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The Vault at PfaffsAn Archive of Art and Literature by the Bohemians of Antebellum New York
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assassination.    All the English I have
talked too, except Rosenberg (!) have taken the
other view.        As if one black sin could justify
a blacker.    As if, too, just at the very time
when culture, self control, Christianity should come
into play to restrain and guide   all ought to go
by the board at once, and blood-red murder to be
welcomed as the right course of conduct.   But the
red indian savage has bequeathed his notion of the
excellence of Revenge to his white successors.
  Apropos of the Ledger, Haney has got an order
to write an article on serpents for it.   Parton does
write for it, every week; which fact, I think, modi-
fies his judgment of the inherent trashiness of the
paper.     Invisible threads from the Ann Street office
are appended to all sorts of noses.   He, Parton, came
to this country a child, and half believes in it.   He
is dazed by its bigness and swaggering vitality which
in his hopeful estimation, outgrows the ravages of the
vultures feeding on its vitals.   He has, not unnatur-
ally, got so interested in its Burrs and Jacksons
and other unloveable  great men,  as to drop into a
half hero-worship of them, which I cannot follow.
To me they are simply odious and unchristian.   I
think his enthusiasm, while it makes him write vigorous-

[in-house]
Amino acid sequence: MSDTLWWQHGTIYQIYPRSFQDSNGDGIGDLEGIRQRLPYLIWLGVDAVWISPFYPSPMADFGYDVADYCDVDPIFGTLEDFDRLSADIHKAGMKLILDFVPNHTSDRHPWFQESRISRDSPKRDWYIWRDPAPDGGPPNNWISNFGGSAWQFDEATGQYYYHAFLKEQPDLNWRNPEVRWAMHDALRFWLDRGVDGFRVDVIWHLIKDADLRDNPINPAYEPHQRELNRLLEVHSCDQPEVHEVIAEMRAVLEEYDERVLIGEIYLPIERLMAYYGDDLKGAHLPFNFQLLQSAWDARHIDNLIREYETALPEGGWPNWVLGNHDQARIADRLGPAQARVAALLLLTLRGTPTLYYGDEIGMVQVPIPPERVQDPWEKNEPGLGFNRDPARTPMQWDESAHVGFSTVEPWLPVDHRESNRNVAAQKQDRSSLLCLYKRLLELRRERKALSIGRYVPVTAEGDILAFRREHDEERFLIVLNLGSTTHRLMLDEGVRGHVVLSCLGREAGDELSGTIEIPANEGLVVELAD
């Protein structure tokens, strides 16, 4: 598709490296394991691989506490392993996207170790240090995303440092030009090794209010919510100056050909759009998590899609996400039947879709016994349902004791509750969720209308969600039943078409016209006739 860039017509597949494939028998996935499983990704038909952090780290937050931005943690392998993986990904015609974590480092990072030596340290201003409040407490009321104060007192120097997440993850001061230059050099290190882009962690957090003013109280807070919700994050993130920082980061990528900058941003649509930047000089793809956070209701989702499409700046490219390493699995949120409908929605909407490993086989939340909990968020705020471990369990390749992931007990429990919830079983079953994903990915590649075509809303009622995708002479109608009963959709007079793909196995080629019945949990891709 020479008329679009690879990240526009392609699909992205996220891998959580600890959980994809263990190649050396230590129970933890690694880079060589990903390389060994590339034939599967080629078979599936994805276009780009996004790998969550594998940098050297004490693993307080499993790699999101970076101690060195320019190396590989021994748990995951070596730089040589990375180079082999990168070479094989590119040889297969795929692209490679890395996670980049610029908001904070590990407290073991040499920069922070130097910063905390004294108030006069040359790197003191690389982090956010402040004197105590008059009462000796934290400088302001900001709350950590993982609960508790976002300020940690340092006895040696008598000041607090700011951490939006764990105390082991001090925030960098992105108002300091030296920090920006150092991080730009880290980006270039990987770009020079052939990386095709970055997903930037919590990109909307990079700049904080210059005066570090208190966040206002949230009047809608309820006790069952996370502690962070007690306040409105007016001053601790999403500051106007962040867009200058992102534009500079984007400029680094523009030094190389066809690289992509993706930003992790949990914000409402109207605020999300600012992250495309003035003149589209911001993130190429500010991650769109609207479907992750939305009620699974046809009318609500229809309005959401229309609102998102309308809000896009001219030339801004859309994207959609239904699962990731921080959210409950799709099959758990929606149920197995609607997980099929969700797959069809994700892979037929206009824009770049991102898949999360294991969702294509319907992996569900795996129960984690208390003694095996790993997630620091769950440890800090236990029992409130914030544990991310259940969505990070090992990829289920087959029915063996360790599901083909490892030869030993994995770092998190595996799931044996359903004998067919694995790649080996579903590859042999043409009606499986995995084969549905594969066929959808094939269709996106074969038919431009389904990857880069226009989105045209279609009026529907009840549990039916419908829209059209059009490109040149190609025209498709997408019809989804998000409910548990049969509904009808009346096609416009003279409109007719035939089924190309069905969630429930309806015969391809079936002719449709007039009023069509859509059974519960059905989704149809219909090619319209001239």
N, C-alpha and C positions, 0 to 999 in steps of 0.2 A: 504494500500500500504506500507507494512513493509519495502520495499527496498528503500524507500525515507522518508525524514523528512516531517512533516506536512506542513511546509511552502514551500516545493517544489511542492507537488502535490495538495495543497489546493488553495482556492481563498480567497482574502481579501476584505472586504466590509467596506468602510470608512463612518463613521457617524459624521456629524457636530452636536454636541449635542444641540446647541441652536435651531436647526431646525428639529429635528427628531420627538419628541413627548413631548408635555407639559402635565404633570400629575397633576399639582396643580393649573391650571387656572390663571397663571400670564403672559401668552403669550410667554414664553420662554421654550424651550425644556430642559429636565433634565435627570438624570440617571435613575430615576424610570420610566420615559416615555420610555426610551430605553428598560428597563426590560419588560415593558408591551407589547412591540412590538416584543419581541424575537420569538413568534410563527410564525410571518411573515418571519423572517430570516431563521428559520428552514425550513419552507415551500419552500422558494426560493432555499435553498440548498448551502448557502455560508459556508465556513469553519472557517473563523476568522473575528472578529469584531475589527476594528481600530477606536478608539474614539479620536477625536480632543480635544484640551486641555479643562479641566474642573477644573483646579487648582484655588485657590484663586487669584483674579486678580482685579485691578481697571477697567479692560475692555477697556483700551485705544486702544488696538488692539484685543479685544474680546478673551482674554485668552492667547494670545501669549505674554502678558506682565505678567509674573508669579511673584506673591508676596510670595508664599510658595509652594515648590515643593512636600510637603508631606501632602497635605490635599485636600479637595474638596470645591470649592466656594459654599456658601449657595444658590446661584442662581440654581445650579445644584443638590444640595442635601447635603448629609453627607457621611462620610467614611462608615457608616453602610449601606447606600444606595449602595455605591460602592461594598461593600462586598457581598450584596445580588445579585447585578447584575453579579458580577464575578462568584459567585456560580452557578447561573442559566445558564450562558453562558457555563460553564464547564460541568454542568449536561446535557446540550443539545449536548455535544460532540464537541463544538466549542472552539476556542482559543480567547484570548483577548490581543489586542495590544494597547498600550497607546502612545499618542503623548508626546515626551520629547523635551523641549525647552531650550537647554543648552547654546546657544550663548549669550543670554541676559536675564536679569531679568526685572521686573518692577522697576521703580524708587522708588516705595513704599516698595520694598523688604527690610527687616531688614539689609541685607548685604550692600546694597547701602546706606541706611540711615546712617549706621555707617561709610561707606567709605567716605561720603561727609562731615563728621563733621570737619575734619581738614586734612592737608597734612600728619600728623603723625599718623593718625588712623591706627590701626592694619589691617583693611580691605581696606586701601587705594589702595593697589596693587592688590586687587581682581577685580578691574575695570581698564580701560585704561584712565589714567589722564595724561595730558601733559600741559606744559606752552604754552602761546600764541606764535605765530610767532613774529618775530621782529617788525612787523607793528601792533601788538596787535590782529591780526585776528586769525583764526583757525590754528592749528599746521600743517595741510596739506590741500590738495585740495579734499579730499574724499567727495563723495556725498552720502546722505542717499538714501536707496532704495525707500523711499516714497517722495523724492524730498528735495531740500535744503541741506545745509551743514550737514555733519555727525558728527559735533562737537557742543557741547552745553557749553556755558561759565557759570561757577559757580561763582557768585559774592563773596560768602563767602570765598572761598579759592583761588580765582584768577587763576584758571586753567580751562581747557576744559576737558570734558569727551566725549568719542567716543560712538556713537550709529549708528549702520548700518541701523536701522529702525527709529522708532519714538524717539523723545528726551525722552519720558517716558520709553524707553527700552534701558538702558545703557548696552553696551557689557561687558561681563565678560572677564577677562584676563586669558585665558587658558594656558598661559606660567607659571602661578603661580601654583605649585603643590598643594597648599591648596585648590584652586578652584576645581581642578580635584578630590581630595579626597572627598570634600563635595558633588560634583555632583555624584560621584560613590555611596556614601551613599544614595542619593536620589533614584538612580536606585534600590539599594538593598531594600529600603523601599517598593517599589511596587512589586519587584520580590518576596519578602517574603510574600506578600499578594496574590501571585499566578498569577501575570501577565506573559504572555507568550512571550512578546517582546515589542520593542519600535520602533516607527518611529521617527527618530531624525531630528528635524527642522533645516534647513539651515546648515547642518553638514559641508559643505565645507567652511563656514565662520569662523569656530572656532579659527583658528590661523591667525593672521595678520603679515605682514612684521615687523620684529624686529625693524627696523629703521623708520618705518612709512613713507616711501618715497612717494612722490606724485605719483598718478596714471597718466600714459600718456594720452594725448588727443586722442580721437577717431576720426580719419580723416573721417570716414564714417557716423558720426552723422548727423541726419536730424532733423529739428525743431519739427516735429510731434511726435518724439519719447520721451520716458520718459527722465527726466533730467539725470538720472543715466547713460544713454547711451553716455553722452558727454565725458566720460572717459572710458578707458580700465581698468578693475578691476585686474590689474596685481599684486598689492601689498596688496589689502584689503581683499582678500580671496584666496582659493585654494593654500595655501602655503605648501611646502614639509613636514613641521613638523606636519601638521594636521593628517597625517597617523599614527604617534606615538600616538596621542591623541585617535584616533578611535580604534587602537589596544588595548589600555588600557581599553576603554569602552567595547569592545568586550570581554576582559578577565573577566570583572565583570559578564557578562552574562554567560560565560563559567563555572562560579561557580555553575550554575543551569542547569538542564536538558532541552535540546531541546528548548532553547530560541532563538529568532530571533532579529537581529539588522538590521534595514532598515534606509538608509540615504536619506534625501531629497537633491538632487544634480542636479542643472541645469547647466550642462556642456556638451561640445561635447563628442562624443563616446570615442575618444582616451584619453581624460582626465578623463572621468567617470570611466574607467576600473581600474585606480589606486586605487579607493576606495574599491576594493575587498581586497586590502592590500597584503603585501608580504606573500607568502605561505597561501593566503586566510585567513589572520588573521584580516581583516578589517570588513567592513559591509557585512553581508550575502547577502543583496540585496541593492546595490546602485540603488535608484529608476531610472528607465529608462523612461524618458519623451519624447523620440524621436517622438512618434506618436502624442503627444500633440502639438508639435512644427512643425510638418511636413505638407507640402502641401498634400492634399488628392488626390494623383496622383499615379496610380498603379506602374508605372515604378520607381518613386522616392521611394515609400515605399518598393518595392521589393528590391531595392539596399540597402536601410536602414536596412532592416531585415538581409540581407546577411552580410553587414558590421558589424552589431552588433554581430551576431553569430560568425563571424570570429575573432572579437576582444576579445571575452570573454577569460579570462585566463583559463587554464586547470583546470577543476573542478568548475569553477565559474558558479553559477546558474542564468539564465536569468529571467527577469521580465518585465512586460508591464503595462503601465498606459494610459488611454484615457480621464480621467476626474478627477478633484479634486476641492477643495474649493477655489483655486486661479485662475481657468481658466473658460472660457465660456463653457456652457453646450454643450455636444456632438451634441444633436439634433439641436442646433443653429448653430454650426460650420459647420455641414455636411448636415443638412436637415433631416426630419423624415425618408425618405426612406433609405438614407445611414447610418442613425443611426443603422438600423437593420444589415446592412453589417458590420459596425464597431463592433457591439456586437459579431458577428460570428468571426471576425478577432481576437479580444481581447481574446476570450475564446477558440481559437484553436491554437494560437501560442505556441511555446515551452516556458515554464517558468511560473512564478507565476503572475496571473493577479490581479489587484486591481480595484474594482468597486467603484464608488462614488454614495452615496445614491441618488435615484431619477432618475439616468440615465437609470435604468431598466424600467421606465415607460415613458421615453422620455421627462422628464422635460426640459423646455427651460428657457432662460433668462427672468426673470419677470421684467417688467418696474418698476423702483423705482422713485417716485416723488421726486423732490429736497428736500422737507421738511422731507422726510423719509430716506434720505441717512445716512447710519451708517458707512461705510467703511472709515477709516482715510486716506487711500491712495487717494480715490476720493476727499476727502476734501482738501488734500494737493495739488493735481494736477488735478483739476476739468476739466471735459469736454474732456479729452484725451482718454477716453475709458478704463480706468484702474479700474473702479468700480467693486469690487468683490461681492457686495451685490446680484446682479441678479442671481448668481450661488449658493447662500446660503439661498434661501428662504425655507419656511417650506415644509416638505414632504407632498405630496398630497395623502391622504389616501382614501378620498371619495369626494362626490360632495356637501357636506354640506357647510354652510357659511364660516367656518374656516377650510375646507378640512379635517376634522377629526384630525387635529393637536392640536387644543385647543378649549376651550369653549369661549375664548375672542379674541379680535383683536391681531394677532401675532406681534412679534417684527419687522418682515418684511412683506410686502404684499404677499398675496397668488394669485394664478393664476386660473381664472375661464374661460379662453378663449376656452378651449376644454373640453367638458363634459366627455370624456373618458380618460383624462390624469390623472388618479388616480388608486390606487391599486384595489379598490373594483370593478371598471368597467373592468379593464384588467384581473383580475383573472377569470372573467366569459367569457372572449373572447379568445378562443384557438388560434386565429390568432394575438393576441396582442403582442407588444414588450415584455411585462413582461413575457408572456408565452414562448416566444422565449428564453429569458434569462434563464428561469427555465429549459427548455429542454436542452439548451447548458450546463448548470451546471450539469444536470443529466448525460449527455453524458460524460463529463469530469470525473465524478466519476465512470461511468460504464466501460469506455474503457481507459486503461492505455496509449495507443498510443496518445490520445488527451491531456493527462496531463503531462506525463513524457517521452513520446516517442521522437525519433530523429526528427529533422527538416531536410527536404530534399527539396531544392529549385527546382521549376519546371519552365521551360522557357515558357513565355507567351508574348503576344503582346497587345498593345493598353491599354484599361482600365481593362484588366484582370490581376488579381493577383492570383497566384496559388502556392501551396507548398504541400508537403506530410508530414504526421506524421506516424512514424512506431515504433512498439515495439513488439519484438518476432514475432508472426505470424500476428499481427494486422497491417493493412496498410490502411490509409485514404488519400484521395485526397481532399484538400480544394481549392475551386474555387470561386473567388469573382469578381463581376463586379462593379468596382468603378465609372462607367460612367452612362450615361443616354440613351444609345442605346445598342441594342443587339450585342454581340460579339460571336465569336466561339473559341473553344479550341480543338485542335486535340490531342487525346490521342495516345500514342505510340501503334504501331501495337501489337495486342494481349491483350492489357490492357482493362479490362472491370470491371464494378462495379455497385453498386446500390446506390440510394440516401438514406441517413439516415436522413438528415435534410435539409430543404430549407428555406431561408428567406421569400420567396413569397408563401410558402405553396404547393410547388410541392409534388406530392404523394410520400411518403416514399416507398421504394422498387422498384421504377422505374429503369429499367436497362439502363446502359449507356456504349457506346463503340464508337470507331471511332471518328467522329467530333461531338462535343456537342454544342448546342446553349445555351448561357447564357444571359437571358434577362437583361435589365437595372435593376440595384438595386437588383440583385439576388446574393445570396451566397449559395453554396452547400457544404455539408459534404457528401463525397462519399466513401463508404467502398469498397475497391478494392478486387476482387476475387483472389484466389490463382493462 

ly, leads him into too hot sympathy with his subjects.
What a thousandfold happier, better, clearer life
might have been, had it been cast in that old
monarchy, which whatever be the faults which
Page
Title:Thomas Butler Gunn Diaries, Volume Ten: page one hundred and thirty-six
Description:Regarding James Parton.
Date:1859-03-16
Subject:Gunn, Thomas Butler; Haney, Jesse; Key, Philip Barton; Murder; New York ledger.; Parton, James; Rosenberg; Sickles, Daniel Edgar
Coverage (City/State):[New York, New York]
Coverage (Street):Ann Street
Scan Date:2011-01-31

 

Volume
Title:Thomas Butler Gunn Diaries, Volume Ten
Description:Includes descriptions of an explosion of a boat on the North River, New York literary Bohemians, boarding house living at 132 Bleecker Street, his freelance writing and drawing work, the death of writer Mort Thomson's young wife Anna, working on the publication ''Constellation,'' visits to the Edwards family, a falling out with Fanny Fern over an article he wrote criticizing ''The New York Ledger,'' a rumor that Fitz James O'Brien is the heir to an Irish baronetcy, and a change of landladies at his boarding house.
Subject:Boardinghouses; Bohemians; Gunn, Thomas Butler; Journalism; Publishers and publishing; Women
Coverage (City/State):New York, New York
Note:Thomas Butler Gunn was born February 15, 1826, in Banbury, England, and came to New York in 1849. During the Civil War he worked as a correspondent for the New York Tribune and the New York Evening Post. He returned to England in 1863, and died in Birmingham in April 1903. The collection includes twenty-one volumes of his diaries, including newspaper clippings, letters, photographs, sketches, and various other items inserted by Gunn. Diary entries date from July 7, 1849, to April 7, 1863, and include his experiences with the New York publishing and literary world, his descriptions of boarding houses, his travels throughout the United States, and his experiences traveling with the Federal army as a Civil War correspondent.
Publisher:Missouri History Museum
Rights:Copyright 2011 Missouri History Museum.
Source:Page images, transcriptions, and metadata of the Thomas Butler Gunn diaries have been provided by the Missouri History Museum.